Mercedes E 300 de vs Mercedes E 300 e: performance and handling

The petrol E-Class plug-in hybrid is marginally faster and more agile than its diesel counterpart

Mercedes E-Class hybrid

Both of these cars get a monstrous amount of torque and over 300bhp, although the reality is that neither feels like a car in which you’ll relish a good road. What you will relish is either E-Class hybrid’s enviable ability to make the commute feel like therapy rather than necessity. Both make for a seriously relaxing way to travel.

Mind you, it’s worth going for smaller wheels. Our two E-Classes came in different specs – the E 300 de is in the AMG Line trim we recommend for balance of comfort and cost, complete with 18-inch alloy wheels and cushy ride comfort that’s spot on for what you want in a big luxury executive car like this.

Even the standard white paint looks good. Our E 300 e test car, meanwhile, rode on 19-inch wheels and, significantly, optional run-flat tyres. It makes a big difference to ride comfort, sending more shivers through the interior over coarse surfaces, and sharper bump absorption compared to the generally waftier experience on the diesel’s smaller wheels and chunkier tyres.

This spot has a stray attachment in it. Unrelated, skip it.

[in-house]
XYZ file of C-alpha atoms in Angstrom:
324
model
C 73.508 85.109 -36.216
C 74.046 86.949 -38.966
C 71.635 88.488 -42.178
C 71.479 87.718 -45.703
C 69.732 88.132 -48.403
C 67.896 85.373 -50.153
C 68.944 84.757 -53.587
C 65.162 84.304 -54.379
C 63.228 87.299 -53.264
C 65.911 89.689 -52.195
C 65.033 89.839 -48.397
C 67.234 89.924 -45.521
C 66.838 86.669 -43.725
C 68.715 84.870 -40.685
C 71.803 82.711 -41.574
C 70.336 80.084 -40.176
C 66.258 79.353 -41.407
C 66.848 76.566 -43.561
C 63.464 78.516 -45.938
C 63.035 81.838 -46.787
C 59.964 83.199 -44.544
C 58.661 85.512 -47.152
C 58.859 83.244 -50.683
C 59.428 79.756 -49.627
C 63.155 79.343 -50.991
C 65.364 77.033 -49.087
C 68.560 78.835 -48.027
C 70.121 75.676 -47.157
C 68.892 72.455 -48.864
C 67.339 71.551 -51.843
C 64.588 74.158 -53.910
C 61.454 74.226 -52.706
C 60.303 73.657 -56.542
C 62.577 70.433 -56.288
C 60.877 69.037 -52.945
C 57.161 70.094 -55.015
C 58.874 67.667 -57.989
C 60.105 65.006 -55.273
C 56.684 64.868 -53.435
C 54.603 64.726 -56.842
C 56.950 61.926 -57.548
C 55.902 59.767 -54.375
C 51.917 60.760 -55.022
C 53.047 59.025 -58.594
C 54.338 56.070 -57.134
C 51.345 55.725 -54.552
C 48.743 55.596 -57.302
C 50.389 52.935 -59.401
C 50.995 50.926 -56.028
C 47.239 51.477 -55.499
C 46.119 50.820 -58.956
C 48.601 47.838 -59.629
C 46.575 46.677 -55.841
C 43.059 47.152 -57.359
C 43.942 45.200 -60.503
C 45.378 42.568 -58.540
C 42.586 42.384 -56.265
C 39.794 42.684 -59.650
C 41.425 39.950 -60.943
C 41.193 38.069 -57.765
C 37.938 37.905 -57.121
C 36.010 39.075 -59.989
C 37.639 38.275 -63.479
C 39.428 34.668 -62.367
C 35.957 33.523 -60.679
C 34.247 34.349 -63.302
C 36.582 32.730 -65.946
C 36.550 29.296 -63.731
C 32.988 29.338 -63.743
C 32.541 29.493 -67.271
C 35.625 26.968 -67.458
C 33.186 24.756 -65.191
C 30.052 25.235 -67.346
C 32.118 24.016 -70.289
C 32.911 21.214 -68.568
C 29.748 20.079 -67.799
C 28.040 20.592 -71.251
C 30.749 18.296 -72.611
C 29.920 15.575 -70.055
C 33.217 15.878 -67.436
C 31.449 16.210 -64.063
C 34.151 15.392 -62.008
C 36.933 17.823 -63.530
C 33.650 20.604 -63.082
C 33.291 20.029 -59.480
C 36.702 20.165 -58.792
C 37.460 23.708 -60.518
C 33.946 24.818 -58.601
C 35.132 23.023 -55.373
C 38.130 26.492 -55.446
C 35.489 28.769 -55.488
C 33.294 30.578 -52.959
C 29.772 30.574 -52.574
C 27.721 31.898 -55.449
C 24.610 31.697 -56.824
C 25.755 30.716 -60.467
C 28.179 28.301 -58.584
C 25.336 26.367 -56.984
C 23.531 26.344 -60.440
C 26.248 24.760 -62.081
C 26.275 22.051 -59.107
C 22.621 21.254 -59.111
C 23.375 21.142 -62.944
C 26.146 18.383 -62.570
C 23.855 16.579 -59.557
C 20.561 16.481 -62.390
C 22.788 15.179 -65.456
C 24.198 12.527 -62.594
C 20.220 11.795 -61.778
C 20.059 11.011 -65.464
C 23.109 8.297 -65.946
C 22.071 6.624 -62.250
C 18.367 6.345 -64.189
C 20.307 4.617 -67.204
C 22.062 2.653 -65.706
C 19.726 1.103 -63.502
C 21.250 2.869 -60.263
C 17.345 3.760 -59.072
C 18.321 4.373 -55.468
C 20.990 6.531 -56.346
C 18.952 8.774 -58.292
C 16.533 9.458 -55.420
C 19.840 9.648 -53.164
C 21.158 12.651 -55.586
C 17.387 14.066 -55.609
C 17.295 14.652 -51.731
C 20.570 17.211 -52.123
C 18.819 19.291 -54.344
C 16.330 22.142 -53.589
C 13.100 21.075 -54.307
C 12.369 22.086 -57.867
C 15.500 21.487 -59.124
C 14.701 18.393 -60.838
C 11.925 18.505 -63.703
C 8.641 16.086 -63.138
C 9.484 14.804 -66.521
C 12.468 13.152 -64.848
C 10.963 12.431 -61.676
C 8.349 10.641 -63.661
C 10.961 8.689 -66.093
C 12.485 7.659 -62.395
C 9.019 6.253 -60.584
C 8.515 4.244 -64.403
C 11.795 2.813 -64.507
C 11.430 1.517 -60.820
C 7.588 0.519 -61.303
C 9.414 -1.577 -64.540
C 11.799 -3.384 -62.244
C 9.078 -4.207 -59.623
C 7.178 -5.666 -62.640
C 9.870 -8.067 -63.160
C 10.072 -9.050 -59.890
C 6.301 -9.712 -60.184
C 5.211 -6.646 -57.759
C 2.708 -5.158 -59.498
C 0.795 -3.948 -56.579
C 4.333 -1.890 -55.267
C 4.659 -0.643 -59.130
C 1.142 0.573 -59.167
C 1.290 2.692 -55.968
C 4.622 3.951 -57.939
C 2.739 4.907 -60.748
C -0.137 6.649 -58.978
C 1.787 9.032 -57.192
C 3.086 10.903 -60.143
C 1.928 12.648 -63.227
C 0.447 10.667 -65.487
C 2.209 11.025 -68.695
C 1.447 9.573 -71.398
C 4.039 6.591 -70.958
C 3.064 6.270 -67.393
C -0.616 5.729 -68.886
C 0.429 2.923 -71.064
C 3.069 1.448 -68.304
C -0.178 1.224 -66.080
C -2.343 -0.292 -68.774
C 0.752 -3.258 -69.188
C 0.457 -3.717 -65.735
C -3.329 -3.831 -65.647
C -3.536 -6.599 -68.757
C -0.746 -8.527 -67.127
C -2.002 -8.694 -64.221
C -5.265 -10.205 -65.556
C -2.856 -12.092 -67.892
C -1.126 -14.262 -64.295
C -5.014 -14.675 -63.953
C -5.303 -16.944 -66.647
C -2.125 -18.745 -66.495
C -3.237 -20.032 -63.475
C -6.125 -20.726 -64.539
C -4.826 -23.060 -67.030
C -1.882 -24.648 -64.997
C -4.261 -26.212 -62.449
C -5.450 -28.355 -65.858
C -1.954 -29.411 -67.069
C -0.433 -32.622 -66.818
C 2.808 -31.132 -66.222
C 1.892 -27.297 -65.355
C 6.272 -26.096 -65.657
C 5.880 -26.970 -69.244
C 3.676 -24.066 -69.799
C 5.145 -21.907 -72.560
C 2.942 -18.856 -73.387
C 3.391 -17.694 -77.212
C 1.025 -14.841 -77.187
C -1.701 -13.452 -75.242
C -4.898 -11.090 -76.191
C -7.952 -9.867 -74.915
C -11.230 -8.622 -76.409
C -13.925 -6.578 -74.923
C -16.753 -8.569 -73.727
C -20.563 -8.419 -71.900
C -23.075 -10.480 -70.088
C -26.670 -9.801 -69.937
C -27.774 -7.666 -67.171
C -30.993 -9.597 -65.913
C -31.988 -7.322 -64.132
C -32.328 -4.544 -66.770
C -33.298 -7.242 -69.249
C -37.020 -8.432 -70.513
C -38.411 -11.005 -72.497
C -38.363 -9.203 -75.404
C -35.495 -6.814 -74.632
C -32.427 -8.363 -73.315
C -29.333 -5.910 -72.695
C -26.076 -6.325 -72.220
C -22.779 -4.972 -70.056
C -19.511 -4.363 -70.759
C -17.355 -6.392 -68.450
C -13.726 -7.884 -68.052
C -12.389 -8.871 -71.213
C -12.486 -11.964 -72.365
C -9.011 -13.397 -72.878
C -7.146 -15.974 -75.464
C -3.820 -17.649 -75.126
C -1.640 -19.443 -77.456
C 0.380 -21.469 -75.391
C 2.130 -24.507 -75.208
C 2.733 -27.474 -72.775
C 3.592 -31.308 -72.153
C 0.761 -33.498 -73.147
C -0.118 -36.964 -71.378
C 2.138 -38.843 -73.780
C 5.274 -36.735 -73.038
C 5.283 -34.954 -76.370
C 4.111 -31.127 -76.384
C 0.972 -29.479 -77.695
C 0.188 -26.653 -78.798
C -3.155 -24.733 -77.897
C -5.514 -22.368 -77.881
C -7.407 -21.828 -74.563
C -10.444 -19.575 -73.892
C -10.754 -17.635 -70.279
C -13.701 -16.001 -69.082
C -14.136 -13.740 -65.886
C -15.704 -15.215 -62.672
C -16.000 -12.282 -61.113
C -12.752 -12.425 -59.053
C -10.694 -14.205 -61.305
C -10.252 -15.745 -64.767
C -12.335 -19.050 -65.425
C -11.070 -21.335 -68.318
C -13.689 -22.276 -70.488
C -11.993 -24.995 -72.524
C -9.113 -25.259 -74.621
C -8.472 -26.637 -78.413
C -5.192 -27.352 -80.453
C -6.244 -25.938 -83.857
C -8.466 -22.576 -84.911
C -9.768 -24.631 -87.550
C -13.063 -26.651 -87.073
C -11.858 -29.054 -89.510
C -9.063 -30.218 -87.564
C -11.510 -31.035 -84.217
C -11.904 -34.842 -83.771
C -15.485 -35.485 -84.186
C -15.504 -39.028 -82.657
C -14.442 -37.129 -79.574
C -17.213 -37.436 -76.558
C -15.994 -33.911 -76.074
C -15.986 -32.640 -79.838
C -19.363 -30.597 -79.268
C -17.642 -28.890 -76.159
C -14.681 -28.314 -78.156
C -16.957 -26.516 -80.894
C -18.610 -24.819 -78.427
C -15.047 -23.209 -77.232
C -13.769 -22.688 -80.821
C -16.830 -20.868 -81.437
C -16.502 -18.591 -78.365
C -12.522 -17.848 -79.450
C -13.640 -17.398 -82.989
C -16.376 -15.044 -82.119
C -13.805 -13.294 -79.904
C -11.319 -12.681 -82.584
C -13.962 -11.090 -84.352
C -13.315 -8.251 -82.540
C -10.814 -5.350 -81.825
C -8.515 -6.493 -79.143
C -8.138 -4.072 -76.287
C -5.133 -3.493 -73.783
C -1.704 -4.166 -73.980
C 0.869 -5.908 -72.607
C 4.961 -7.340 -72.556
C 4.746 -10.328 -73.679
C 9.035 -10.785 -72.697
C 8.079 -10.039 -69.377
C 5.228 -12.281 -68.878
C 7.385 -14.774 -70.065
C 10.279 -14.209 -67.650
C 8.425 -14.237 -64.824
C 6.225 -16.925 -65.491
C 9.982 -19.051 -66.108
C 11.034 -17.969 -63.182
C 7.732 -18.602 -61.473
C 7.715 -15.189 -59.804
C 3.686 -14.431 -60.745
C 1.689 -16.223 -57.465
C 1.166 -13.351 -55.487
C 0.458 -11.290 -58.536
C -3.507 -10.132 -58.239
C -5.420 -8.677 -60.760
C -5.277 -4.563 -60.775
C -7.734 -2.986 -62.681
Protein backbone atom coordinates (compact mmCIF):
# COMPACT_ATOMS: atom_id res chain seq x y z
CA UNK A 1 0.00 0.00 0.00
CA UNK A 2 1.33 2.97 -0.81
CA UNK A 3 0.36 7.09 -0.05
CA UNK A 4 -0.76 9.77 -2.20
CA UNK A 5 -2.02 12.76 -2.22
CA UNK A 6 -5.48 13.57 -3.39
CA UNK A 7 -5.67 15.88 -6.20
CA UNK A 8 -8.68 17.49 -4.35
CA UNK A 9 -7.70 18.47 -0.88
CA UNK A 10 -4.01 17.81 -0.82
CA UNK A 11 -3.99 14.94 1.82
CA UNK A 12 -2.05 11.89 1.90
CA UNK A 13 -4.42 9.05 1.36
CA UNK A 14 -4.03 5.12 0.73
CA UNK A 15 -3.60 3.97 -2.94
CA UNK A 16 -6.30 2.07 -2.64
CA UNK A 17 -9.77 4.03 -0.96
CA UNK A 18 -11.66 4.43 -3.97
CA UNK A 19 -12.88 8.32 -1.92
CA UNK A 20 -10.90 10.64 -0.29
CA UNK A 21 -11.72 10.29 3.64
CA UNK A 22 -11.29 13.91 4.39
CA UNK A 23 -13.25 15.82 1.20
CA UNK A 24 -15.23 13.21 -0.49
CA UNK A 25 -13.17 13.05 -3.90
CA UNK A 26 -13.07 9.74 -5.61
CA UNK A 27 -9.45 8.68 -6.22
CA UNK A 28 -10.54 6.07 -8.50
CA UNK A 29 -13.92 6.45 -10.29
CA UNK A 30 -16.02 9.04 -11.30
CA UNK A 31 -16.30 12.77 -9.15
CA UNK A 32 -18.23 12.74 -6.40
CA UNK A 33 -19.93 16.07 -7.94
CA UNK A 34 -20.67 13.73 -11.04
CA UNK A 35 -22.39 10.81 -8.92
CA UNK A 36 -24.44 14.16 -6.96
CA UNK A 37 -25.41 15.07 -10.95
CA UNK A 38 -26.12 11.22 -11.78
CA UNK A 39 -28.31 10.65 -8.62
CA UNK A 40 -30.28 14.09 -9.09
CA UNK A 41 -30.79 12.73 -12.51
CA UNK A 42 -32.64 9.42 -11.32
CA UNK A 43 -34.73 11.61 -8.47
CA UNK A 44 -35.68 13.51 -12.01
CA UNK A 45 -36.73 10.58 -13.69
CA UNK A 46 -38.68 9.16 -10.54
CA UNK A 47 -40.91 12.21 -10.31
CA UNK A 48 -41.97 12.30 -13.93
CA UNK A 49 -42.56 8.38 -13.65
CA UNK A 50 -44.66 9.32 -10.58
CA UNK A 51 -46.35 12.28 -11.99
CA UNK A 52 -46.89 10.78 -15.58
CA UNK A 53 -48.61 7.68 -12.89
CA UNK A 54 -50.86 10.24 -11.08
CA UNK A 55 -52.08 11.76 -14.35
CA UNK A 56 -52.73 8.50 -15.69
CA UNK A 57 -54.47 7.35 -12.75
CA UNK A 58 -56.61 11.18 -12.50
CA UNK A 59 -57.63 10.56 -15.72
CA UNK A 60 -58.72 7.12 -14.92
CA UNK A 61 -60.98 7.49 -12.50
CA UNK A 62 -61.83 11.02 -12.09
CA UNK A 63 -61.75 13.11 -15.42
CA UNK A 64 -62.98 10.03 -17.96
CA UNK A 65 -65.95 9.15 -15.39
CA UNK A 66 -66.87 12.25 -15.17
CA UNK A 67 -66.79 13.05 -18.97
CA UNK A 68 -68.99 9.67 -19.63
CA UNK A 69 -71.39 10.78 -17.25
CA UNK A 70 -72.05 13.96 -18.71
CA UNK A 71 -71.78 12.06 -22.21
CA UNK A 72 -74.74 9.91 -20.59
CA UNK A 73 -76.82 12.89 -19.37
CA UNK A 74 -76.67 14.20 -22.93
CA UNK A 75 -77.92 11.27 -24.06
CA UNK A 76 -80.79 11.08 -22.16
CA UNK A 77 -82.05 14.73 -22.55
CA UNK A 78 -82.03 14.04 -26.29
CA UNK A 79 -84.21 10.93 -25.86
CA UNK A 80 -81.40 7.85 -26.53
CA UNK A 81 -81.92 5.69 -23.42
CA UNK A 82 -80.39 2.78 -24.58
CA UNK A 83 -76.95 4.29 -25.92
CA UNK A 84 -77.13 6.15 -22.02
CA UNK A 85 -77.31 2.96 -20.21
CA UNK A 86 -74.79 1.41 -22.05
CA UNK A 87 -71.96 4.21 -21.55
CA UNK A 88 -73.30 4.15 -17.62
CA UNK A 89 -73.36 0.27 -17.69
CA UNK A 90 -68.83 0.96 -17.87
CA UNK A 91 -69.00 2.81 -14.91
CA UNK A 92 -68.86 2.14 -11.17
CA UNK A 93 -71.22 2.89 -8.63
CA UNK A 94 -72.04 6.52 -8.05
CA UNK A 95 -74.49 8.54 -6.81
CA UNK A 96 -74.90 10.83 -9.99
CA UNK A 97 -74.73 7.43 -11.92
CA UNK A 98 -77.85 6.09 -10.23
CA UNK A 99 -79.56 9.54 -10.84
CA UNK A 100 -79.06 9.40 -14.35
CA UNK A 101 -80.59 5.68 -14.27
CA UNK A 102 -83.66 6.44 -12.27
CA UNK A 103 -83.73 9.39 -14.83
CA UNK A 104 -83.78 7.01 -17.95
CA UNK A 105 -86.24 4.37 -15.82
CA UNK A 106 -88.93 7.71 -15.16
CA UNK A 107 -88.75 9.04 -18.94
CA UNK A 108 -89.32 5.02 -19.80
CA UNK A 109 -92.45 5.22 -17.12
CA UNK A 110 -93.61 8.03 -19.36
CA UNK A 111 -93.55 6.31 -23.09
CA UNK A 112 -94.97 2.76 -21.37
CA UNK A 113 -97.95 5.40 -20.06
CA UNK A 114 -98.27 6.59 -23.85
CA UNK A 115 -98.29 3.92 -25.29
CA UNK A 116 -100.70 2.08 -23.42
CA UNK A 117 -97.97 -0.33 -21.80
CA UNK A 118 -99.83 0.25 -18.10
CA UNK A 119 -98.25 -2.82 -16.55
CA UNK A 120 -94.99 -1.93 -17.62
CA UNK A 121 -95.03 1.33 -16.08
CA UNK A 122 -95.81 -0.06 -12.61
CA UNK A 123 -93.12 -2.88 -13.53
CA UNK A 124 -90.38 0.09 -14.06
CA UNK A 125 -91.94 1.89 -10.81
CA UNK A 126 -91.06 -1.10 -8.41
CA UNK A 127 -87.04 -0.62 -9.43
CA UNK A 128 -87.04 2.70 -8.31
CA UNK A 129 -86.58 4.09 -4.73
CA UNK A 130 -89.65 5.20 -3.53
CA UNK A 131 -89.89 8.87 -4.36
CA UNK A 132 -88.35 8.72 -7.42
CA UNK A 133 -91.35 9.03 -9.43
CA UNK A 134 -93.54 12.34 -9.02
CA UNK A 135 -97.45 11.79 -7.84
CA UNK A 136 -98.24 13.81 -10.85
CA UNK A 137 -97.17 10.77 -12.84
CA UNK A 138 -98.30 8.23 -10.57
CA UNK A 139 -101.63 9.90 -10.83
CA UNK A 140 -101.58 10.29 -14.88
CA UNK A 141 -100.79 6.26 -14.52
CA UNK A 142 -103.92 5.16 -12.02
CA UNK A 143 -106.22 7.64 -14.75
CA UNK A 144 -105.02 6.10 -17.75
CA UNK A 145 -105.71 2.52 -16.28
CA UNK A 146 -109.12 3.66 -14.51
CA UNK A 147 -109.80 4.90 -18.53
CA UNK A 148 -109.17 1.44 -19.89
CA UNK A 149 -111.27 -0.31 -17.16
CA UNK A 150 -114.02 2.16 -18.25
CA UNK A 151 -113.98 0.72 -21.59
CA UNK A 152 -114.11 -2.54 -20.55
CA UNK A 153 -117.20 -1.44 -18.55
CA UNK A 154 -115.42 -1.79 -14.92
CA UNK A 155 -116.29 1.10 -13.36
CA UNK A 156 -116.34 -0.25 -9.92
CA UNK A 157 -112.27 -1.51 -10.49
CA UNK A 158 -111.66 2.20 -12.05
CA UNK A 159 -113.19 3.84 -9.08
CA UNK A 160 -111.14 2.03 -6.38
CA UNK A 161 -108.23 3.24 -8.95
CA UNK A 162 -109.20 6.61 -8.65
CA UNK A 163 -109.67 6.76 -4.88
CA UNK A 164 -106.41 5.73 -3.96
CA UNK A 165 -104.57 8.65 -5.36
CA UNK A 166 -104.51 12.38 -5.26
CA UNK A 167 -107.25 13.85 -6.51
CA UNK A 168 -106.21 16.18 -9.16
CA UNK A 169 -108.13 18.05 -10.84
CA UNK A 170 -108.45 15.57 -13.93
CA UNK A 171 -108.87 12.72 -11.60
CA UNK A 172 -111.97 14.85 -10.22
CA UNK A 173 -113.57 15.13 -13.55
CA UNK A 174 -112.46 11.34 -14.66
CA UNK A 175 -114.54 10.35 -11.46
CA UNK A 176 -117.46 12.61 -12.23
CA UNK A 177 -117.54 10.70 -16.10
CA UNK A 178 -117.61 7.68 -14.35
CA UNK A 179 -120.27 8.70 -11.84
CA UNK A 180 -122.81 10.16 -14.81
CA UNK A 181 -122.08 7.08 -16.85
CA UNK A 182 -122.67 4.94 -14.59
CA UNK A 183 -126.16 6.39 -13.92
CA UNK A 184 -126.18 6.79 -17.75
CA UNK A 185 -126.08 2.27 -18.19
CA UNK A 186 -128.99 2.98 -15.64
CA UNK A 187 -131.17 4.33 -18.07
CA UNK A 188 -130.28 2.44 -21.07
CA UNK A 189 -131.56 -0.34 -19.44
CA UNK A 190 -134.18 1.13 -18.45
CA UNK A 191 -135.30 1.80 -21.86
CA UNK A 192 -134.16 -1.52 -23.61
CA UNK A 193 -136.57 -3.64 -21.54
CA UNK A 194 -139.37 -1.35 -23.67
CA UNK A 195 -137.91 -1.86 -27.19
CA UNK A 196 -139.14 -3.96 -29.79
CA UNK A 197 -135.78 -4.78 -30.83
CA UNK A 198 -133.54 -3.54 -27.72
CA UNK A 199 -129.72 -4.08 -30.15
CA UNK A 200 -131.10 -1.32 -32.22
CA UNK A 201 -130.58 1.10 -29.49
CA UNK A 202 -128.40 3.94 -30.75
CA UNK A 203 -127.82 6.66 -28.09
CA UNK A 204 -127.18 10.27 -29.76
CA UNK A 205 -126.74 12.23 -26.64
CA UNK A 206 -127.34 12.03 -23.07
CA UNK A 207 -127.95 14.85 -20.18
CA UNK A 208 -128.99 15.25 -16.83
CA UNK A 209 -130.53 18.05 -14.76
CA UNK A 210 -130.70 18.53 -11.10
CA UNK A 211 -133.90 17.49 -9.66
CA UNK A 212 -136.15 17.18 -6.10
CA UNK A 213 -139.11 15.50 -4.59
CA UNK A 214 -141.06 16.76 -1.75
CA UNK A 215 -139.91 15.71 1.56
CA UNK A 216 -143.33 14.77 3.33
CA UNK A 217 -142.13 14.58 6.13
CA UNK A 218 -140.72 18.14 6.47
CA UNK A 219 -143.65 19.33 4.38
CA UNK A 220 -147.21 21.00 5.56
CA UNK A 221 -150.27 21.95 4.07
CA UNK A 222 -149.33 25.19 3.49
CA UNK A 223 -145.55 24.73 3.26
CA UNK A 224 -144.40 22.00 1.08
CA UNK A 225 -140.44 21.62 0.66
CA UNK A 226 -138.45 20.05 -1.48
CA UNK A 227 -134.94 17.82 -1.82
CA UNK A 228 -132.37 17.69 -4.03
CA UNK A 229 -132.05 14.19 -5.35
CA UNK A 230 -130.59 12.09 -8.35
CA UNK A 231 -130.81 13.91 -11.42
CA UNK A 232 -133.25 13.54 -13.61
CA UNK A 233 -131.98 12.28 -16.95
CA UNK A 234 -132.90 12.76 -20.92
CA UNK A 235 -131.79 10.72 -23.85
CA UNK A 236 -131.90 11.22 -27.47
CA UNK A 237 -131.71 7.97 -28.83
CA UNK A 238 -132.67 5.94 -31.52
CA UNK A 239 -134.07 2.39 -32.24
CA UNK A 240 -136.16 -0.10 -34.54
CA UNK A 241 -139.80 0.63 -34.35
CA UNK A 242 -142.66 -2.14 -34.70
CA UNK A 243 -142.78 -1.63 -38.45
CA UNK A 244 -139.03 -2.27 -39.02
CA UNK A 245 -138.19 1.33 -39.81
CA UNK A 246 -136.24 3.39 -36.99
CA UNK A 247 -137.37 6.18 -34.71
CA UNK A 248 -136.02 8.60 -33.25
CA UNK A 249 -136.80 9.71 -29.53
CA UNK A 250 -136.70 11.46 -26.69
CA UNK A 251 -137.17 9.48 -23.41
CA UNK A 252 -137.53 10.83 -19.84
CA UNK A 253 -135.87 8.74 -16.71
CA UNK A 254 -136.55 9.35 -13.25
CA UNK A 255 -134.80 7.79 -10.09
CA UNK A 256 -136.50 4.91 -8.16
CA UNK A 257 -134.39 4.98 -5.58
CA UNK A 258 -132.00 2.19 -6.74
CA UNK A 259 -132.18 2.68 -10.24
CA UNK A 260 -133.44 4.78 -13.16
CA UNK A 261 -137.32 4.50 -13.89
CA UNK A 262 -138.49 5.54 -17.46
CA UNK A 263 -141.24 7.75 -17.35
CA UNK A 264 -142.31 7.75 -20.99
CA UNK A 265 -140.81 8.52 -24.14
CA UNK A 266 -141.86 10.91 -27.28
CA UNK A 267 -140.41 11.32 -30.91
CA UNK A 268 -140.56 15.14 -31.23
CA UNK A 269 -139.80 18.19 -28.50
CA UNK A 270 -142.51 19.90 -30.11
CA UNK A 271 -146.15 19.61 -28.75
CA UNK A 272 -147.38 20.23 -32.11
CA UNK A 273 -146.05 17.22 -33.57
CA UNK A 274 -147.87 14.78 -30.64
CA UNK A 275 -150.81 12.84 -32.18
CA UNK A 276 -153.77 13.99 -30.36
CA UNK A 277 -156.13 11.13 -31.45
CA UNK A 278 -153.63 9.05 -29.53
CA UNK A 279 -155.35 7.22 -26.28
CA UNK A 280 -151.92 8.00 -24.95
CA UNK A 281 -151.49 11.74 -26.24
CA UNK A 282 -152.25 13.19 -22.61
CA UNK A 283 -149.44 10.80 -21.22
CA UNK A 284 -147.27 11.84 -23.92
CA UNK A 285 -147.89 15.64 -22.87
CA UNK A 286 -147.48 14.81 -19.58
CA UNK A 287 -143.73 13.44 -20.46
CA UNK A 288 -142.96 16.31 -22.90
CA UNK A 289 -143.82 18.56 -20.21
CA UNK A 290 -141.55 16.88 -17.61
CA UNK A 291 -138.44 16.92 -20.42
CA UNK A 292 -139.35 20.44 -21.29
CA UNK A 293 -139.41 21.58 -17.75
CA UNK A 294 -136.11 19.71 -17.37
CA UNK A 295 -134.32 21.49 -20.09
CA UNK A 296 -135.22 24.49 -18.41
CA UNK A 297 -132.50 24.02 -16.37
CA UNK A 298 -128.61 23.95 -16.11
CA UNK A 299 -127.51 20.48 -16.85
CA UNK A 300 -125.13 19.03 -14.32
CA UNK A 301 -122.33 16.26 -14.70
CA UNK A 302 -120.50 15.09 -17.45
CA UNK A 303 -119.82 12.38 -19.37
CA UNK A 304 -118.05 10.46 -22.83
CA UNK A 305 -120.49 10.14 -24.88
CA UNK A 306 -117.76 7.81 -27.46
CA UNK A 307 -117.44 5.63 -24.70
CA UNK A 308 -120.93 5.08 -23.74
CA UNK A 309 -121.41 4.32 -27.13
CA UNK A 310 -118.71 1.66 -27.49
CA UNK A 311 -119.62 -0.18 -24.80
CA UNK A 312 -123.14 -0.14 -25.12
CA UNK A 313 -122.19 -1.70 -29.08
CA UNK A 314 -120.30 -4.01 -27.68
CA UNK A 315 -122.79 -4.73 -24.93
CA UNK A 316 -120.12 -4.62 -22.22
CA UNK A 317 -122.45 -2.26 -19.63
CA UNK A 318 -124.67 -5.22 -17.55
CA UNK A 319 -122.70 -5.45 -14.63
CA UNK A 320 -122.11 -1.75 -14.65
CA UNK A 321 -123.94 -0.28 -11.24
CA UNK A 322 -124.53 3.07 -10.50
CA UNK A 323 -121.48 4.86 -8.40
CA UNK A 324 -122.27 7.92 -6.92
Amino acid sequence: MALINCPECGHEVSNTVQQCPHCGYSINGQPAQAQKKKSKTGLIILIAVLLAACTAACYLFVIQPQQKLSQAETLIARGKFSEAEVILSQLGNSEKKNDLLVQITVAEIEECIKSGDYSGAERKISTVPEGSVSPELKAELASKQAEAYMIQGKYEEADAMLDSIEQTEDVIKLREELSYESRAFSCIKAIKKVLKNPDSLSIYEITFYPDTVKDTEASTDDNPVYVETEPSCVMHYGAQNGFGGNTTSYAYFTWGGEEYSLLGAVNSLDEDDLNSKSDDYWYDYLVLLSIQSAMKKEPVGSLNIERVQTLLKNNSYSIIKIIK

Of course, both tie down their two-tonne weight quite neatly and will thread precisely down a good road, especially in the Sport or Sport+ modes that sharpen up the steering and gearbox response. Refinement is closer than you might expect between the two, as well. In pure-electric mode both are super-quiet. Suspension thump is one of the most noticeable noises until you get up to motorway speeds (which is easy to do in electric mode) when wind and tyre noise creep in.

We did noise tests on both cars to see the difference and, remarkably, the diesel isn't much louder. At 30mph with the engine running, the petrol seemed noisier due to its bigger tyres, but it actually registered 59.7dB, versus 59.8dB for the diesel. At 70mph, that changed and the diesel was worse, at 70.1dB, while the petrol sneaked under, at 69.8dB.

What the decibel meter doesn’t pick up is vibration from the diesel, which you feel more noticeably through the pedals and wheel as the engine kicks in. The diesel is also gruffer under heavy throttle rather than on the steady throttle we employed in noise tests. The reality is that both cars are impressively refined and lovely things to spend time in, but the petrol car is still noticeably smoother and quieter, and the better car to drive overall.